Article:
Many pathologists are uneasy about the changes they see taking place in medicine and what they may portend for our specialty. Rather than perceive the environment as hostile, the Board sees it as changeable and will take steps to ensure that, through innovative and directed action, the changes benefit our profession and our patients. Hospital systems will continue to consolidate. Advances in genomics and information-sharing will revolutionize the way medical care is provided, and new skills will be needed. These circumstances create opportunities to expand the scope of pathology practice, and we intend to seize the day.

To do that, the change will start with the Board itself. The Board will metamorphose from a Board that deals with current issues and operations to one that focuses its energies on developing strategy and managing the future. To effectuate this radical departure from the present, the Board will need to delegate responsibility for operational tasks. Starting now, we will enter a transitional period in which the College’s councils and committees will begin to assume direct responsibility for their activities, including budgetary control. While the change will not be abrupt, we will proceed with all deliberate speed to empower our councils to act in accord with their charges and on approved tactical initiatives. The Board is convinced that, with such empowerment, we will make our collective vision a reality.

We have also considered a Strategic Planning Committee proposal to change our approach to representation in the House of Delegates. Pathology may be better served with a House whose delegates are selected using a formula that reflects not only state pathology societies but also pathology subspecialties or special interest organizations. We are also looking at proposals to empower the House in other ways—overseeing and generating new initiatives, grooming new leadership, and encouraging vigorous dialogue within our ranks. Before taking action, and because it believes these proposals are of great significance, the Board has turned to the Steering Committee of the House for its opinion. This time period will also make it possible to accept comments from the full membership.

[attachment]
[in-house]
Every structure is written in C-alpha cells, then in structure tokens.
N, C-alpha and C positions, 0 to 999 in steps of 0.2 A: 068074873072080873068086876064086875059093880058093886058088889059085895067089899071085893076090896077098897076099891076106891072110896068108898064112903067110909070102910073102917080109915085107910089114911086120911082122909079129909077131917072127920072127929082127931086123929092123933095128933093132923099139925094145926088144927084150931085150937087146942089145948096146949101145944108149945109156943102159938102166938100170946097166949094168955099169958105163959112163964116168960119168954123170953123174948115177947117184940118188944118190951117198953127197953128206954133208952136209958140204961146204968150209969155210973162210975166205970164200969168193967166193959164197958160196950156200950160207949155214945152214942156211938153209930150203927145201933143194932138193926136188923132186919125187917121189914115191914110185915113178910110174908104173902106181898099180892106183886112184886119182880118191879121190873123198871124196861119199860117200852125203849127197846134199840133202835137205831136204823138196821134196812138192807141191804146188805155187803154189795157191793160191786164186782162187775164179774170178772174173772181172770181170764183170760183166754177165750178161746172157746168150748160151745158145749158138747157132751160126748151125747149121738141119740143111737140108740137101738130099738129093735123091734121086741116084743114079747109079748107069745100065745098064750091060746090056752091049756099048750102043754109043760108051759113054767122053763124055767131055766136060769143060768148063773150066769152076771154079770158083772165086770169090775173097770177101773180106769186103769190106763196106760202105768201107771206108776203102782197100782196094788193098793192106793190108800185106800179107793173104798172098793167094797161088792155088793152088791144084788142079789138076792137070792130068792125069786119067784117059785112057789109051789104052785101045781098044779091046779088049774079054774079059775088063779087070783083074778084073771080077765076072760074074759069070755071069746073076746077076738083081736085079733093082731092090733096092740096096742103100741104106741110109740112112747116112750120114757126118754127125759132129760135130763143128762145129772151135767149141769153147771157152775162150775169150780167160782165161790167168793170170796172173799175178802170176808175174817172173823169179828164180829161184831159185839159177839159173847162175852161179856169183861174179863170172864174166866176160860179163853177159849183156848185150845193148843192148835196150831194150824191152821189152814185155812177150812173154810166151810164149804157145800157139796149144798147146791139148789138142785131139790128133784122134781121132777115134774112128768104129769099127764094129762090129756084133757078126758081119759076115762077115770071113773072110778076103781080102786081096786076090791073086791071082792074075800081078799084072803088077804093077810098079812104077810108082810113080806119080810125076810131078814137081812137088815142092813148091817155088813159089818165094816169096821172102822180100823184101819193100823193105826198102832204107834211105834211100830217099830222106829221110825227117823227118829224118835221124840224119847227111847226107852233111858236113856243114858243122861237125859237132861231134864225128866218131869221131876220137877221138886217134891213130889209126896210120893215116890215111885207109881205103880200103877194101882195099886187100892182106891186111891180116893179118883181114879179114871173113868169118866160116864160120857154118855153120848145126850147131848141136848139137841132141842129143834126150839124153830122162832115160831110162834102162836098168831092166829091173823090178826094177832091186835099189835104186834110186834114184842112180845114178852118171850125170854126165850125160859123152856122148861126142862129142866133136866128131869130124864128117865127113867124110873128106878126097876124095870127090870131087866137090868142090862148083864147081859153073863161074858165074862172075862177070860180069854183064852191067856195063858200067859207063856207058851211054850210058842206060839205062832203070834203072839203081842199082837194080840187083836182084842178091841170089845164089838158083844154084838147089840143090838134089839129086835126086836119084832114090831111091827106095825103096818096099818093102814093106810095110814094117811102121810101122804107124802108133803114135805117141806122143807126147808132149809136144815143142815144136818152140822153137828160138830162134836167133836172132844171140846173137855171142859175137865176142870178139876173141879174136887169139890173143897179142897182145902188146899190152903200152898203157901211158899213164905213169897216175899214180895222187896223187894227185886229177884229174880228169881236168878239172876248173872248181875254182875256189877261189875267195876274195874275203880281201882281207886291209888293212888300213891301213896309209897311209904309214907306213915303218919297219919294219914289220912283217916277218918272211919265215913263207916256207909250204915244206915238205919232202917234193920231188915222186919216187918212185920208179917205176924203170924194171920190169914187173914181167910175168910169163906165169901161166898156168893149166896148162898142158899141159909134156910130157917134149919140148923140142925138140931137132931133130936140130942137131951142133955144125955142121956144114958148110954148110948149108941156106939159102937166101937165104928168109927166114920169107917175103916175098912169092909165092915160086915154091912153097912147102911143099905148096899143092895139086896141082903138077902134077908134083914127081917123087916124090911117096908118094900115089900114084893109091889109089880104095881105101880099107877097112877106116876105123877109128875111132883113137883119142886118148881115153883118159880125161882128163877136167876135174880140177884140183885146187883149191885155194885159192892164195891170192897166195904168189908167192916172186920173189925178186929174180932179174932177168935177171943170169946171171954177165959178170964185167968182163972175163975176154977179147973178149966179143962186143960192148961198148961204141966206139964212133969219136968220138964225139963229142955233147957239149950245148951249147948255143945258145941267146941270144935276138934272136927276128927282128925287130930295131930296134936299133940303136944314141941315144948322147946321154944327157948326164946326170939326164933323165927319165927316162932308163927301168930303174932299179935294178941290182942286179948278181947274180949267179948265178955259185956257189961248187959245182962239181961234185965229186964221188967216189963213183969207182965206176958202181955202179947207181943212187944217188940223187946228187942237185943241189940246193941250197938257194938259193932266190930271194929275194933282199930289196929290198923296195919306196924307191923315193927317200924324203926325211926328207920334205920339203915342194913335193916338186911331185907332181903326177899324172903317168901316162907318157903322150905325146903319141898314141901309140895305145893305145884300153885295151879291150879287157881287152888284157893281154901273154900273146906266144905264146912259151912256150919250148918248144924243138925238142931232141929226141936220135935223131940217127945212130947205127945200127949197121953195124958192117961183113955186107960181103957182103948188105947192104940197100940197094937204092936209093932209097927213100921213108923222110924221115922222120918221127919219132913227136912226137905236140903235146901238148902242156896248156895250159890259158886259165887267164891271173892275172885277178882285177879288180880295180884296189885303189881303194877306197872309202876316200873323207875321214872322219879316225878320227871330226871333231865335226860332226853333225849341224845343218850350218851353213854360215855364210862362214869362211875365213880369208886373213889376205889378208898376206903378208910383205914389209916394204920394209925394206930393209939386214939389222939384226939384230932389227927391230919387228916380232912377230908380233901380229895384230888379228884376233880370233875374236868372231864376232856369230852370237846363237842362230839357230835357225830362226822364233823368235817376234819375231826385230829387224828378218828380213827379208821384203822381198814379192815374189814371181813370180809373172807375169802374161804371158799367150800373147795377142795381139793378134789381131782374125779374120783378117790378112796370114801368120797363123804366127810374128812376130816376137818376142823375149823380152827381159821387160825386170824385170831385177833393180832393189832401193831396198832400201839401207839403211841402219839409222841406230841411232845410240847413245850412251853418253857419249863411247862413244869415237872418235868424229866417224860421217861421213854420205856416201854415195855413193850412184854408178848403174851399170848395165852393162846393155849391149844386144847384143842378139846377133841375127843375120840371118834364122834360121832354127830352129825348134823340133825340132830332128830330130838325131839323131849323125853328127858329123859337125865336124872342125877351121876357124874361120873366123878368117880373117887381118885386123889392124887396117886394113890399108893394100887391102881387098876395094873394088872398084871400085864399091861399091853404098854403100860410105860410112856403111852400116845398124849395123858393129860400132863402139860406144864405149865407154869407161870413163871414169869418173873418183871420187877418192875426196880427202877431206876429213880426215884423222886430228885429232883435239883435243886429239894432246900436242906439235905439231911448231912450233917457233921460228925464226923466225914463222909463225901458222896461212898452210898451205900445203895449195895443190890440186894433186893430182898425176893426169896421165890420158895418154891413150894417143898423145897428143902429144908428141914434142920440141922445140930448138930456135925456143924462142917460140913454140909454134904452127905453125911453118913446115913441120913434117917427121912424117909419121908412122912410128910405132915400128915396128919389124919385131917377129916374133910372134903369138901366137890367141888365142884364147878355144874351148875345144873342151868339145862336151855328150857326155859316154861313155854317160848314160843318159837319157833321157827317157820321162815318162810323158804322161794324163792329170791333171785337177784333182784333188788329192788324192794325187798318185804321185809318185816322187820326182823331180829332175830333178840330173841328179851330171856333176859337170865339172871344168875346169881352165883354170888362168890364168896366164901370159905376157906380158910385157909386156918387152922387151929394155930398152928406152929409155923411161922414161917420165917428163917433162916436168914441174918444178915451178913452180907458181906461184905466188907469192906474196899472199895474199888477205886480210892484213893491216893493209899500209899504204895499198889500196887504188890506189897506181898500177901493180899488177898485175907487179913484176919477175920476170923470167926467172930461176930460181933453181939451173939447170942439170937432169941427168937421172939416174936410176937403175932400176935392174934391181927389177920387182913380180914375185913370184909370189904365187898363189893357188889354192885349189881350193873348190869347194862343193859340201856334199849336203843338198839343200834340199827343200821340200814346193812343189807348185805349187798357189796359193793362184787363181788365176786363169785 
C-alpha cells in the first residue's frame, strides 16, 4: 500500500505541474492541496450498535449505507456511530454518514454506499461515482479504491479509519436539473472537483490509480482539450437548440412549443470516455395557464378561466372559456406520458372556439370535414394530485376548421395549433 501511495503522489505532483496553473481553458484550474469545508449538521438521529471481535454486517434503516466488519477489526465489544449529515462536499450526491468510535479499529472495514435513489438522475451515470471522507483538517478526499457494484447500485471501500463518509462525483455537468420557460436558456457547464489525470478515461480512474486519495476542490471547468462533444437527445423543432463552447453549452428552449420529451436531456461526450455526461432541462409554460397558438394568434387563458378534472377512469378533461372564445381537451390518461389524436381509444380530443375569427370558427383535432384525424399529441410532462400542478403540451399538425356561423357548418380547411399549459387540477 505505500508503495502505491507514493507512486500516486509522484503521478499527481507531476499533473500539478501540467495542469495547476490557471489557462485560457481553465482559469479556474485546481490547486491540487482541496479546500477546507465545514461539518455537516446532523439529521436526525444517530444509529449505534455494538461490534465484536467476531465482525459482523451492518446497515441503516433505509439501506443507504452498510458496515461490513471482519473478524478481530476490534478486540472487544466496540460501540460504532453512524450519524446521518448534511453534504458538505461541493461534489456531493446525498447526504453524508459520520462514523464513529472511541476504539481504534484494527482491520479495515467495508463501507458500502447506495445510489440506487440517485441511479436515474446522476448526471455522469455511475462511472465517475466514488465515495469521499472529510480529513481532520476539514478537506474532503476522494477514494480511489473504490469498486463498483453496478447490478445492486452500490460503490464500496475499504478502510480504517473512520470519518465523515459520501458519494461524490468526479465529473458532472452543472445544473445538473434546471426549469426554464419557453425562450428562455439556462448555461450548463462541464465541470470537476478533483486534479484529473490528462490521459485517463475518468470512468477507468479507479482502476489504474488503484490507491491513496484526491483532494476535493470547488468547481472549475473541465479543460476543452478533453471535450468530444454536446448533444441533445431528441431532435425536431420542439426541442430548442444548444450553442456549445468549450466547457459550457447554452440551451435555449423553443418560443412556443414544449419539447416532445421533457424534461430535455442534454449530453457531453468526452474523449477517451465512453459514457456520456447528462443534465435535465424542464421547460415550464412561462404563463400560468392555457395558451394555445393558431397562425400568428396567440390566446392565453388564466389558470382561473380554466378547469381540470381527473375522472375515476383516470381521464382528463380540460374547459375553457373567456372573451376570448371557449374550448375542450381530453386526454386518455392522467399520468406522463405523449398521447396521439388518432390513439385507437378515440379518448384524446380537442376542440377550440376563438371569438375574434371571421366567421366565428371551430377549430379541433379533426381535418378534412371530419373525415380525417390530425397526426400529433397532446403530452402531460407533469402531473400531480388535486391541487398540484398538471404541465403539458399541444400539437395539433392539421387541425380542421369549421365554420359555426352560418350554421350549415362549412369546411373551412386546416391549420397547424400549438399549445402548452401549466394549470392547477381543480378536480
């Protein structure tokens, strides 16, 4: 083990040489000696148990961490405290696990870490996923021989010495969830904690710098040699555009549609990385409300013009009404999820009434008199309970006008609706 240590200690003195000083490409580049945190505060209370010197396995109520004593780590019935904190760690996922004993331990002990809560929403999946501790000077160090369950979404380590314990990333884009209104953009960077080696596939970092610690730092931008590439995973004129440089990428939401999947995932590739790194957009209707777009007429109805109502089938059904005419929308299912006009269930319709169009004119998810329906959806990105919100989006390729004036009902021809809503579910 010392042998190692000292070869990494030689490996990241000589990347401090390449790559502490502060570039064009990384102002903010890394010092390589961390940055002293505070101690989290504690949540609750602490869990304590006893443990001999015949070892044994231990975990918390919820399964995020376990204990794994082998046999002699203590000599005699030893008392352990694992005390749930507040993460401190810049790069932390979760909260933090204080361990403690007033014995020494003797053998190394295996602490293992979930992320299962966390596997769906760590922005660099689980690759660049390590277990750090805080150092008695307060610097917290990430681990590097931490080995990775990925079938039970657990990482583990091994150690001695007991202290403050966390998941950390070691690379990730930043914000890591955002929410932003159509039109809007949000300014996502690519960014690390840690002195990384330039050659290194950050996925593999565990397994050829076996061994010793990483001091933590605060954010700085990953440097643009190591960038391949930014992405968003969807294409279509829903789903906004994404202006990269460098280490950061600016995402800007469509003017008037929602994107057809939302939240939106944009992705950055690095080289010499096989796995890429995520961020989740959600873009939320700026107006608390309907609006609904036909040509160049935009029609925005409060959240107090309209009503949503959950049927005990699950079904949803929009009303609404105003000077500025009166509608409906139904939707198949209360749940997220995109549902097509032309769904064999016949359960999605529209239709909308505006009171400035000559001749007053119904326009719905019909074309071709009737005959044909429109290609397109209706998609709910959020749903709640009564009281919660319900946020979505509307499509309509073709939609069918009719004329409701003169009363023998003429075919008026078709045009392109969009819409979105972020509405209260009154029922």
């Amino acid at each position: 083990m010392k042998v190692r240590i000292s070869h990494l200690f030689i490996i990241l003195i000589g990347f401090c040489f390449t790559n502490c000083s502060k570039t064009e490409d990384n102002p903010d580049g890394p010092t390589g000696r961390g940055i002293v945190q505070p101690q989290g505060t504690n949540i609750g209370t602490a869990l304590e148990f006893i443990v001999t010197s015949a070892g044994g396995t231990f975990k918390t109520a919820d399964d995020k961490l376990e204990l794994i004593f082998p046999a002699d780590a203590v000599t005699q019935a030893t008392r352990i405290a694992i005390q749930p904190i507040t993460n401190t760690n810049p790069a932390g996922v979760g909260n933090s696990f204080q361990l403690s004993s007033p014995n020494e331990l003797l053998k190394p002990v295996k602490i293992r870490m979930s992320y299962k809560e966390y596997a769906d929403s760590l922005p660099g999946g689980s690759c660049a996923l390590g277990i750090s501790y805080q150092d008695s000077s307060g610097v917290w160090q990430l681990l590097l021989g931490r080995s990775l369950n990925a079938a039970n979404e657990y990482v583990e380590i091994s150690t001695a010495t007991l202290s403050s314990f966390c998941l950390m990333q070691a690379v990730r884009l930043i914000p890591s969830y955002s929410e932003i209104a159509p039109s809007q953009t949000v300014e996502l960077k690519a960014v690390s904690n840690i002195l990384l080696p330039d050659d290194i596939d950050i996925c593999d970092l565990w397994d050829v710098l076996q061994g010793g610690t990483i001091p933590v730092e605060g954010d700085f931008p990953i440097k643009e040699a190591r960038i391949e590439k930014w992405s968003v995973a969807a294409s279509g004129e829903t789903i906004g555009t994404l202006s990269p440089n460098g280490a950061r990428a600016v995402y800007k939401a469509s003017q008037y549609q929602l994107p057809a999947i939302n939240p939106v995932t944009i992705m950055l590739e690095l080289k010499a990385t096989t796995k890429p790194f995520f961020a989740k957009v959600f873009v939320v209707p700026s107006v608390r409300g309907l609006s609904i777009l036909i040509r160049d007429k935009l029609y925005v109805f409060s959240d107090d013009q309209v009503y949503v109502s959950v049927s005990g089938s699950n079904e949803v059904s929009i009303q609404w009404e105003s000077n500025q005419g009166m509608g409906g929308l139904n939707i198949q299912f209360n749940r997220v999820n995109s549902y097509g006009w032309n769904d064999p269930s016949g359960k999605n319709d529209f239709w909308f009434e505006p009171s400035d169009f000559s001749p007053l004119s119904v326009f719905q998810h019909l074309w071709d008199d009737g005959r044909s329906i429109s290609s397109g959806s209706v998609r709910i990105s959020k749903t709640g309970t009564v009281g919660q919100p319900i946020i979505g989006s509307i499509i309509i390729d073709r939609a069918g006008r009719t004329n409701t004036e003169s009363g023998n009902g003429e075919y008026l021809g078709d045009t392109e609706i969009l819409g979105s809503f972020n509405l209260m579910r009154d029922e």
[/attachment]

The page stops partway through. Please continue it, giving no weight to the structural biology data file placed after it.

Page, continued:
In summary, our strategic plan provides a new vision of the pathologist and this College in the 21st century. It turns our everyday tool, the microscope, into a telescope for the future. The more we look to the future and plan accordingly, the greater our control will be over what is to come.

Daniel Burnham’s vision reasserted itself last month during a debate about the future of Chicago’s famous lakefront. It seems that the effects of time and environmental forces have eroded the shore of Lake Michigan, and there is a movement to erect concrete barriers on the beach. Opponents have argued that this would amount to destroying the property in order to save it. They cite Burnham’s plans for the lakefront, which stipulated that it should be "forever open, clear, and free."

Burnham’s lakefront landscape is not unlike pathology’s sphere of influence. Although battered by environmental forces, both are fundamentally intact. Both require properly focused protection and nourishment, and neither is likely to benefit from new barriers.

Pathologists, like all physicians, need a practice environment that is open, clear, and free. It’s a matter of urgency, to be pursued with energy and all deliberate speed. As we know, it can be a struggle, but it’s one we will win with a strategy that builds bridges and disables barriers.

Let us borrow a chapter from Burnham’s playbook. Let us make no small plans.